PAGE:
In conclusion, both classical and quantum treatments of the EM field will not have a well-defined "length" of a wave/photon with definite $$\mathbf k, \lambda$$, and if you really want a "reasonable" length you'll have to give up the definiteness of $$\mathbf k$$, and hence have more than one photon.

According to our currently accepted theory, the Standard Model, photons are elementary particles.

This means that they do not have a spatial extension or an internal structure. We call them point particles.

That is why we cannot talk about the size of a single photon.

We would need a Theory Of Everything where elementary particles are made up of strings to talk about such a size.

But in the currently accepted theory, photons are point particles.

Though, sometimes we talk about the fact that photons do have wave characteristics, and they do have certain wavelengths where we could talk about the minimal size like Compton. Or we can talk about the Planck length, as a minimal size that is important in QM.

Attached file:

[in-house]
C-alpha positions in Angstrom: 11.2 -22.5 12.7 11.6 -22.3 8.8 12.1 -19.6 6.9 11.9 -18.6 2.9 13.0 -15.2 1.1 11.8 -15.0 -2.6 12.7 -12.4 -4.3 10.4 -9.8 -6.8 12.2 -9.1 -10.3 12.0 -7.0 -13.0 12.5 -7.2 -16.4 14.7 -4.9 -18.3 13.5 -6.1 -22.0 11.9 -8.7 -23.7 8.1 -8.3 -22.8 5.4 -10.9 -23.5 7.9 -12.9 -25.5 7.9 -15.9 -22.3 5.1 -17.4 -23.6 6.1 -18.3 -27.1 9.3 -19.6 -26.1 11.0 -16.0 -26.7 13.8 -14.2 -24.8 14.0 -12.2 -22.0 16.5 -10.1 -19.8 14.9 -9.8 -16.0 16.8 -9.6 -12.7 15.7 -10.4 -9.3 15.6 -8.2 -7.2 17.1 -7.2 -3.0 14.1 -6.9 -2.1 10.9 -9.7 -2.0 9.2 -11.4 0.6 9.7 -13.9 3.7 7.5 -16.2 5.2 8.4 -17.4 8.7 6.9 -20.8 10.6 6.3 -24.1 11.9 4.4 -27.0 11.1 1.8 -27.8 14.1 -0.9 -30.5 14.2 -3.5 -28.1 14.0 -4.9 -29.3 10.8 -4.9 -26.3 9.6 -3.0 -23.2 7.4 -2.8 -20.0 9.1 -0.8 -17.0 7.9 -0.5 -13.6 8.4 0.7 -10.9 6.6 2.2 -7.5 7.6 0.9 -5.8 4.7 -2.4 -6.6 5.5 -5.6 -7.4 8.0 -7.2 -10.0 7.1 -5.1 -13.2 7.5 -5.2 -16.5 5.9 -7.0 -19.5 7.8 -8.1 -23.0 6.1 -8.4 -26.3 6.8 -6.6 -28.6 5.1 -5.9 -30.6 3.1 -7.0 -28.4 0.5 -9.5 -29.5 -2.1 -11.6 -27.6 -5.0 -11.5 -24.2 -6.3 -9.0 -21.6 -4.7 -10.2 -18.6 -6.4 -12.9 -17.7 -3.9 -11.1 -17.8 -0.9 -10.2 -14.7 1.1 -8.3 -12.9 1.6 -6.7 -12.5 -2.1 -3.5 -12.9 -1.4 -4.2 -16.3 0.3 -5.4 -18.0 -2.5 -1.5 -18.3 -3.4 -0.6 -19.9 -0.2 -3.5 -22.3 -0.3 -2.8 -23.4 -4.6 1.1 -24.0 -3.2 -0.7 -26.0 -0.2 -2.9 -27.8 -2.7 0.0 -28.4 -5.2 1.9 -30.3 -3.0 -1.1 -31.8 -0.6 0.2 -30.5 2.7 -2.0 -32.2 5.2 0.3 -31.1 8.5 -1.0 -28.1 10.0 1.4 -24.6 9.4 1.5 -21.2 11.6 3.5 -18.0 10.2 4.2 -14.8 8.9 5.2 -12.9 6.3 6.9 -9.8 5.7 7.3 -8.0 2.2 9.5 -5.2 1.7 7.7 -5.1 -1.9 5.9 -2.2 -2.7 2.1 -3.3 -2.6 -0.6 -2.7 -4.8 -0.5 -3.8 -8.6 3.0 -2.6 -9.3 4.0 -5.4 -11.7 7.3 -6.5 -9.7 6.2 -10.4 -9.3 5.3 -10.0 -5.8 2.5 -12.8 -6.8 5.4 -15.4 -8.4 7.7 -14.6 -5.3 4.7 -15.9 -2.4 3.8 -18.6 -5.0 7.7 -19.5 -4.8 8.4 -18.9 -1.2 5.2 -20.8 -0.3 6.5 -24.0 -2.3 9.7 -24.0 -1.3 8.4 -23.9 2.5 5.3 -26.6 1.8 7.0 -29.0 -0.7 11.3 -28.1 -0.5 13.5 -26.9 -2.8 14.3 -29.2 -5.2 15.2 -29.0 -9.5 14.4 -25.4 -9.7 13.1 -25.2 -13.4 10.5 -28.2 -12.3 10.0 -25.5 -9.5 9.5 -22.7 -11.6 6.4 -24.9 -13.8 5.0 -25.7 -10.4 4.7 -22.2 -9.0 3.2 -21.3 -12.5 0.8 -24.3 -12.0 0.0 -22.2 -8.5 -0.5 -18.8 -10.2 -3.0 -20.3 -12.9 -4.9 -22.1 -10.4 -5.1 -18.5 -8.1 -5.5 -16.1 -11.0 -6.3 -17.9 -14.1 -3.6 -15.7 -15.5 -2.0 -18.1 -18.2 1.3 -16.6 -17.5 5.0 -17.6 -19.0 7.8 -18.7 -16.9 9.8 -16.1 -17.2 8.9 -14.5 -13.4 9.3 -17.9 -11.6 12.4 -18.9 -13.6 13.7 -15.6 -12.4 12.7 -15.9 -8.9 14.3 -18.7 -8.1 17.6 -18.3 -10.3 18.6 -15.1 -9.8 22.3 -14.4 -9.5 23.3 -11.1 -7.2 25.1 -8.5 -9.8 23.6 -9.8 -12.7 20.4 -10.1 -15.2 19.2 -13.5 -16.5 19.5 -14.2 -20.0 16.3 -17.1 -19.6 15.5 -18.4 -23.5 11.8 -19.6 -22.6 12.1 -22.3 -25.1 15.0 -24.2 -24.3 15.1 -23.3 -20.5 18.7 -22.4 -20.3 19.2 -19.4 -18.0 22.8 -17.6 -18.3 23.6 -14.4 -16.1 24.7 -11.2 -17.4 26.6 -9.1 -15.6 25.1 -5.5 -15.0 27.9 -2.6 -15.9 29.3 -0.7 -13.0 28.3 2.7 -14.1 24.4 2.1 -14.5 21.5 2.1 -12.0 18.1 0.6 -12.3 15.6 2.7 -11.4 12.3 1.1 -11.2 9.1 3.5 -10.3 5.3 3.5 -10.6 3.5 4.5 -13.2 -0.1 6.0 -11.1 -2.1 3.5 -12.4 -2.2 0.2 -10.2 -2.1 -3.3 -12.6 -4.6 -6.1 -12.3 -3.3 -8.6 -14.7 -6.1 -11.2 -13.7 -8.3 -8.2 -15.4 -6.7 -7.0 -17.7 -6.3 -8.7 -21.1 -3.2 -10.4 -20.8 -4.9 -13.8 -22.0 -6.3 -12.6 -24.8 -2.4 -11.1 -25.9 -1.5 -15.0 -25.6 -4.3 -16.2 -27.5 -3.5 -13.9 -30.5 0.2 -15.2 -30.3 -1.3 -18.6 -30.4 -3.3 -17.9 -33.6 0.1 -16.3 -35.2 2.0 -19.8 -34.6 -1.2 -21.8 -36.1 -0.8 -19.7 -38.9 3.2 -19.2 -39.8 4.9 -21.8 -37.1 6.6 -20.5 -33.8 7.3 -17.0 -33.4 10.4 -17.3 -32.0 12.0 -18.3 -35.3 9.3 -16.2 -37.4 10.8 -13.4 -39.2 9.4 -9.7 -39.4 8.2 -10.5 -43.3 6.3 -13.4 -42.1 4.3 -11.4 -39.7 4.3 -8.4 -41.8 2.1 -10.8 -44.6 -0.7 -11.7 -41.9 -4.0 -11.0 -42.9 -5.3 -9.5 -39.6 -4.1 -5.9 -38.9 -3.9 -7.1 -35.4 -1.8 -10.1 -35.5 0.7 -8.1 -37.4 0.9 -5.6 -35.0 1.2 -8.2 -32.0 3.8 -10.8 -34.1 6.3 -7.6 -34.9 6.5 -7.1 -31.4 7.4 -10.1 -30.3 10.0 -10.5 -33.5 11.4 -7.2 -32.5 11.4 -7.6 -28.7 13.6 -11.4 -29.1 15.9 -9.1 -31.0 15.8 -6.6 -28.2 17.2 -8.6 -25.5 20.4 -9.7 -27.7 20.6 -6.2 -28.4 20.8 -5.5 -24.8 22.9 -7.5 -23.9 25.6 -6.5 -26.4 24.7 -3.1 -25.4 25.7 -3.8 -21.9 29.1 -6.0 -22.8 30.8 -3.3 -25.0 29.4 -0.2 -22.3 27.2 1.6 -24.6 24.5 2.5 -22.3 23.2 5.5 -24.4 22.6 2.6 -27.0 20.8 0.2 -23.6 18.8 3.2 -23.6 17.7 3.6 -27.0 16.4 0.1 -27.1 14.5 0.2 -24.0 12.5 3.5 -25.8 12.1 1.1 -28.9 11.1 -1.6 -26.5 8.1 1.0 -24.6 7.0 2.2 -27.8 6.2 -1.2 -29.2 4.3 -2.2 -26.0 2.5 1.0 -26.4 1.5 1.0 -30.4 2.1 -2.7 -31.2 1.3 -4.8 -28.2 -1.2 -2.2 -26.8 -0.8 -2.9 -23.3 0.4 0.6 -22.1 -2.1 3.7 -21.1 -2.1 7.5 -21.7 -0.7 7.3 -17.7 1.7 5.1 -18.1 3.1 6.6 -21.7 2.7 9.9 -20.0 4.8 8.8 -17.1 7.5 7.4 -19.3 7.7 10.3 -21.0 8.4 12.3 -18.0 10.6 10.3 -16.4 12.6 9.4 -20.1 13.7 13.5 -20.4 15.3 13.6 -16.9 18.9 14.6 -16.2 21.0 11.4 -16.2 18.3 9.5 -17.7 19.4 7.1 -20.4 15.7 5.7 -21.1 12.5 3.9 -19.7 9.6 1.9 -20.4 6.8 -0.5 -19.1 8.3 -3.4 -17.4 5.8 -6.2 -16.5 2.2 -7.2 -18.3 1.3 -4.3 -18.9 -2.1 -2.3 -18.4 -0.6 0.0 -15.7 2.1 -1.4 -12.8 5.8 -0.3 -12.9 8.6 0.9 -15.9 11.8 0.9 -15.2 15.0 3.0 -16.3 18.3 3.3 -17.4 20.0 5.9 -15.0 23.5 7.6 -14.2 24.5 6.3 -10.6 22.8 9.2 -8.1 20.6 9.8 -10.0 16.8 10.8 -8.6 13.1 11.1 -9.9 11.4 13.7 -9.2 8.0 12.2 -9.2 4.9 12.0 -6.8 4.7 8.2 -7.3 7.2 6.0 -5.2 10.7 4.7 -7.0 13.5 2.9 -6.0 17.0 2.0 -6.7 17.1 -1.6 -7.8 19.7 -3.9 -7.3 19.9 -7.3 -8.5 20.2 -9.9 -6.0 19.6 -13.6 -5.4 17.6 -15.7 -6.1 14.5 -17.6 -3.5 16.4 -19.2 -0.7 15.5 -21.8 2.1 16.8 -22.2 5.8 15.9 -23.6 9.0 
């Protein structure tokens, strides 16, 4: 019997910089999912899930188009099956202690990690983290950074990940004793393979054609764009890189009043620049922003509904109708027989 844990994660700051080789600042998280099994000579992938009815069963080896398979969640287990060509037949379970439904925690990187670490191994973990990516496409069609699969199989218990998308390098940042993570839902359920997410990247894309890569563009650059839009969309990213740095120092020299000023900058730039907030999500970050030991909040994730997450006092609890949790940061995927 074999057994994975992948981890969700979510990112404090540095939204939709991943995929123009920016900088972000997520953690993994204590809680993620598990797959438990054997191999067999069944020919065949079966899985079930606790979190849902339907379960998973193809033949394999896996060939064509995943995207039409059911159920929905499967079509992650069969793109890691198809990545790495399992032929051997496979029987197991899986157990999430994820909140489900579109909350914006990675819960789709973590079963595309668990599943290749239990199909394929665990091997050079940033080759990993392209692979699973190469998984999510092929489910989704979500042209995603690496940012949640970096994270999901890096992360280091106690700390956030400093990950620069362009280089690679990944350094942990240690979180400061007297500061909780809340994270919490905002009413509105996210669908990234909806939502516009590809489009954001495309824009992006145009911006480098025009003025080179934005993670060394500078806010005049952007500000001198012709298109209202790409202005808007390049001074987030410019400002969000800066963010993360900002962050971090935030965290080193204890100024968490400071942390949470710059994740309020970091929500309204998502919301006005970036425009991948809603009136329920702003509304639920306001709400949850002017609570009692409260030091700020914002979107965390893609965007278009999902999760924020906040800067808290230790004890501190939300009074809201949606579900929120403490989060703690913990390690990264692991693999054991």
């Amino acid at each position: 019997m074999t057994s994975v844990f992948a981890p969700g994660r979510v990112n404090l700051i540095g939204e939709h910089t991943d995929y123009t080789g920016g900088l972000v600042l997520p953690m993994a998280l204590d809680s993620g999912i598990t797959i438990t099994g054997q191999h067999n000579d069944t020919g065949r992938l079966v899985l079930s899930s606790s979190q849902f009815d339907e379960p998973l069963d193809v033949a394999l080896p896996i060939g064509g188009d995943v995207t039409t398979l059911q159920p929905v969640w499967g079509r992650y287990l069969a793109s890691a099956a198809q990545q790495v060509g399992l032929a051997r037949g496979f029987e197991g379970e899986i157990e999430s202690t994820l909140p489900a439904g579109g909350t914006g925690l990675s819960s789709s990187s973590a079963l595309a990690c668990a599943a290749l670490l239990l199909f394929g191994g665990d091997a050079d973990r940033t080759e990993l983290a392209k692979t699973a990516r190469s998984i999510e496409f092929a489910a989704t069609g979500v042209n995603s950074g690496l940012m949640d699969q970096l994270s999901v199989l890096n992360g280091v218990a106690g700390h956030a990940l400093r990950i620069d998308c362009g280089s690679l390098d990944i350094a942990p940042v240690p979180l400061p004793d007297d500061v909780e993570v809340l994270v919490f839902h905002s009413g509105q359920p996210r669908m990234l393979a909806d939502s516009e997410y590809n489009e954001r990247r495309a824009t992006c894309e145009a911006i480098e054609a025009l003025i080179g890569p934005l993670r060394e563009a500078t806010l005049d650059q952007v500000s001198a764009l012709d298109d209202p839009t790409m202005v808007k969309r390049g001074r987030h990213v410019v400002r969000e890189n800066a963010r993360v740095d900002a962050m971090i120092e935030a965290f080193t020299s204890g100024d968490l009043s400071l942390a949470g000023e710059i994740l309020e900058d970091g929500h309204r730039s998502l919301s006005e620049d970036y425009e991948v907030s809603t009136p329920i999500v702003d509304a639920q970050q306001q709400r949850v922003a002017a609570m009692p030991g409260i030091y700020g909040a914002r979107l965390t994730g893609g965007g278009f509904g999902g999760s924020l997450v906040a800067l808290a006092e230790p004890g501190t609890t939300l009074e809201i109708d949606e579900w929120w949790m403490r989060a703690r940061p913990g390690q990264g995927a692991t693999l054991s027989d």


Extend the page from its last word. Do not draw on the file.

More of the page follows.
But in reality, the photon is a point particle.

Why doesn't De Broglie's wave equation work for photons?

• This is wrong. The OP is asking about length in a sense that makes photons have a finite length.
– user4552
Apr 18 '19 at 21:50
• I think we really really need the OP to clarify the question. Apr 19 '19 at 0:13
• @ZeroTheHero A single photon doesn't exhibit wave properties. If you don't detect it, you have nothing. If you do, you have a point particle. Wave properties are statistical and show up only when you have many photons, even if one at a time. The statistics of one photon (or of one of anything) is undefined. E.g. you cannot predict where it hits the screen. I don't mean that a quantum wave is made up of many photons, as this would be a misconception, but wave properties of one single photon cannot be observed in principle. Perhaps a good answer should elaborate on the wave-particle dualism. Apr 19 '19 at 3:39